The funding was traced as part of a year-long military investigation. The Washington Post reported the probe found "documented, credible evidence" that four of the eight main trucking companies paid under a $2.16 billion U.S. contract were either involved in "a criminal enterprise or support for the enemy."
The money traveled through several bank accounts before winding up, in some cases, across enemy lines. In one instance, investigators reportedly traced a $7.4 million payment as it was distributed to several subcontractors which then deposited money into the account of the Afghan police commander in exchange for safe passage. From there, the Post reported, officials saw $3.3 million move from that account to insurgents in the form of weapons and cash.
The Post reported that all eight companies that were examined are still on the U.S. payroll. The findings follow prior allegations that U.S. money was inadvertently supporting a protection scheme that benefited insurgents.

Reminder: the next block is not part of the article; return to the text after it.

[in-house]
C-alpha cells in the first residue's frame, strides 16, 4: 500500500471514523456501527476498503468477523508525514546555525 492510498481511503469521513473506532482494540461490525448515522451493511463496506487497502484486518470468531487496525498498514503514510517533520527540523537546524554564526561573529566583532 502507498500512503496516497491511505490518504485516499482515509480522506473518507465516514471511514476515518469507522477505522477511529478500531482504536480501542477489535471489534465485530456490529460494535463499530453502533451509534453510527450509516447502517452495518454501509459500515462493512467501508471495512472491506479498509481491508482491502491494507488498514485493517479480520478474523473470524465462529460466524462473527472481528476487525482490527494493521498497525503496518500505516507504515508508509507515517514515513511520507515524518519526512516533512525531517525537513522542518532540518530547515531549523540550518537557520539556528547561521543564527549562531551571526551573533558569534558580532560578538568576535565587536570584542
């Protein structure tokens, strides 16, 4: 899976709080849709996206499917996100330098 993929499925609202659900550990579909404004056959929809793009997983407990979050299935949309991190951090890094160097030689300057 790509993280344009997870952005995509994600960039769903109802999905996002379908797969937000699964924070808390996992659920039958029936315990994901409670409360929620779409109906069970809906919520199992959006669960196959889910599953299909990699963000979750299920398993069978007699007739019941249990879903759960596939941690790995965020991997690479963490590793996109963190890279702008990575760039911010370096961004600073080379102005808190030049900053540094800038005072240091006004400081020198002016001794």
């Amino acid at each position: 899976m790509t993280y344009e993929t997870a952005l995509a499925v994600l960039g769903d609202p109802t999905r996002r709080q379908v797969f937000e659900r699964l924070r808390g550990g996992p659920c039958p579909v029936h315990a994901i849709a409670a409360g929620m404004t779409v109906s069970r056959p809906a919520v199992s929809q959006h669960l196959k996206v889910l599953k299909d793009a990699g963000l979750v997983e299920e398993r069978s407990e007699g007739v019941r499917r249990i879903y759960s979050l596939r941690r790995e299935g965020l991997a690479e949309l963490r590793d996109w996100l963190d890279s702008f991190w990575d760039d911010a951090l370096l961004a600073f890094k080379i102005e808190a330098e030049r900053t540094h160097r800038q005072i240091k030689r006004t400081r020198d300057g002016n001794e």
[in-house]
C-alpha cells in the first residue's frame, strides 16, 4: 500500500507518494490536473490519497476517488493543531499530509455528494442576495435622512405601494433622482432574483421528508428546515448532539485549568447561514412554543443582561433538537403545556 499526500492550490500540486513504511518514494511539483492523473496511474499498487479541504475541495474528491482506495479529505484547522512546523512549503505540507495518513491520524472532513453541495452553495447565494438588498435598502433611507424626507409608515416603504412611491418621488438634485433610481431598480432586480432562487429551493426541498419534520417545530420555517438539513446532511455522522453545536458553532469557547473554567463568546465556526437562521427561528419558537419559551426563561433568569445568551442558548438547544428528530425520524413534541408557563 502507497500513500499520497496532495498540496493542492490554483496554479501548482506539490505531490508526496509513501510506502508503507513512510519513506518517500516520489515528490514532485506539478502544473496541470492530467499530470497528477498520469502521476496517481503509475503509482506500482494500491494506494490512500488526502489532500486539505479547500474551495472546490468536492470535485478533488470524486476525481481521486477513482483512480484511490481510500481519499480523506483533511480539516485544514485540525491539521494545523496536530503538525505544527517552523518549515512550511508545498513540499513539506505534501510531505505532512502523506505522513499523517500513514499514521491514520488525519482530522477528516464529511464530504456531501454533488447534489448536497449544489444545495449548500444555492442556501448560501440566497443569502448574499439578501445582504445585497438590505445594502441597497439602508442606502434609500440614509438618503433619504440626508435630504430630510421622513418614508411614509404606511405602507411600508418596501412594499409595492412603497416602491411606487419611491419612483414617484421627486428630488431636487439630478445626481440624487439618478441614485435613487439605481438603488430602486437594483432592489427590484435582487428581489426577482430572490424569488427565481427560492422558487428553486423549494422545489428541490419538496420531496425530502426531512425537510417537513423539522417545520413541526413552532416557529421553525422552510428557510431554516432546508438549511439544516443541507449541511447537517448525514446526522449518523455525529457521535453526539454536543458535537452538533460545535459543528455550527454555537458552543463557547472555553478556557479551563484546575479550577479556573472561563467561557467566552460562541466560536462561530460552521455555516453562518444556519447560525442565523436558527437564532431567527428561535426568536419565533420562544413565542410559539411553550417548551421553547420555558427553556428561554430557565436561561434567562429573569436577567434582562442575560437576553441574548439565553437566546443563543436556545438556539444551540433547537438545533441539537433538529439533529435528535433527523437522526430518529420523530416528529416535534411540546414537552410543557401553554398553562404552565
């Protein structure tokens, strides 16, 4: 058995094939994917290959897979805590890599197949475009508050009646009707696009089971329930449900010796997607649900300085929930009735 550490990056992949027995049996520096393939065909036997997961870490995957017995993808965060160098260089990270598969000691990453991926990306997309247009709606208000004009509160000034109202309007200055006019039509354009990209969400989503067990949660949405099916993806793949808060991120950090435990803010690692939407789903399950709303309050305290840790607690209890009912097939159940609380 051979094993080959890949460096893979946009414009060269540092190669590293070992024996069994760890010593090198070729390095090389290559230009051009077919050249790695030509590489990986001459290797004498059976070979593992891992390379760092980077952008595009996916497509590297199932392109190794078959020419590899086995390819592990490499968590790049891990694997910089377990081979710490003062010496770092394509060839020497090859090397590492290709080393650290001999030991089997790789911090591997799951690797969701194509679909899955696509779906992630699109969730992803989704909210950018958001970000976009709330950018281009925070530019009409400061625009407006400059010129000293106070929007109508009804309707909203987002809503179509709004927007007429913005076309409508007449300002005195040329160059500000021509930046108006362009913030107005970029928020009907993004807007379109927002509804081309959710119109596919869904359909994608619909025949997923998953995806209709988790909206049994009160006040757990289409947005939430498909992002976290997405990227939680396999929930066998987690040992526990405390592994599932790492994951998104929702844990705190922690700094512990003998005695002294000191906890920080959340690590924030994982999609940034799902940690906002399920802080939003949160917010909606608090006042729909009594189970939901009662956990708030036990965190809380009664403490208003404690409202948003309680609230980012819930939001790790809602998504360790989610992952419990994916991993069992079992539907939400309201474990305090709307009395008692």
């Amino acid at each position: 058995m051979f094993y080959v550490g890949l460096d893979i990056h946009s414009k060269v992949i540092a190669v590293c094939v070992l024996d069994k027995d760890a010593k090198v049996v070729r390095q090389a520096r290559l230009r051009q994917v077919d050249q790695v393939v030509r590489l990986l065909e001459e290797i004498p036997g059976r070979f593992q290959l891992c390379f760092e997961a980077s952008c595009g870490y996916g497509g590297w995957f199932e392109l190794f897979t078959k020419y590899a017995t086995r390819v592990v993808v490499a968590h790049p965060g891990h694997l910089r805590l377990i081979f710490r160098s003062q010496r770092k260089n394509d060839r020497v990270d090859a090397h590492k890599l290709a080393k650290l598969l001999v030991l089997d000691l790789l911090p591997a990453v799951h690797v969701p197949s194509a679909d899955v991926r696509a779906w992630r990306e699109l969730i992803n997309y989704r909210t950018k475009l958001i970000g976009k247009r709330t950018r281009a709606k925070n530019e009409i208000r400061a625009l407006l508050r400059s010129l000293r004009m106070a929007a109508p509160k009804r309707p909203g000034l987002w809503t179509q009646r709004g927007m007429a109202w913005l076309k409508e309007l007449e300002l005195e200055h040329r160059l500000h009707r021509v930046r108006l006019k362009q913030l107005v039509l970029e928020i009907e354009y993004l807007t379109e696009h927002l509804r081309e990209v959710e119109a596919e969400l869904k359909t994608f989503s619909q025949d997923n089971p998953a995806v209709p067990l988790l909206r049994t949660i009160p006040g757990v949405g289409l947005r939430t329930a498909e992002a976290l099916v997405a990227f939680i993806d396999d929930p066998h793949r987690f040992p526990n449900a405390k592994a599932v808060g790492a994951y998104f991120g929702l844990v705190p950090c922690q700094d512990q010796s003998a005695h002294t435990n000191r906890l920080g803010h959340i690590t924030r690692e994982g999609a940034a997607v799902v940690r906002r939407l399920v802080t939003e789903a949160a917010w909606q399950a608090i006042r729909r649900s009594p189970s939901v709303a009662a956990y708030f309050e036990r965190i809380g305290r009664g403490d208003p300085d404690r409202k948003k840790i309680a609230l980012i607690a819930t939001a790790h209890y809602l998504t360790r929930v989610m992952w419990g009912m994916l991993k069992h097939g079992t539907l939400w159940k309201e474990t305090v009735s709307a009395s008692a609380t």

A senior U.S. official told the Post that the a new system for trucking contracts will soon be announced, bringing more trucking firms into the system and requiring more information about subcontractors.
Asked for comment, Pentagon spokesman Col. Dave Lapan suggested the findings of the report were overblown. Lapan said the investigation was ordered by Gen. David Petraeus and showed some undetermined amount of money made its way to the insurgency due to corruption with the contract.
"Record-keeping problems and difficulty following money from contractor to subcontractor led to the fraud," Lapan said.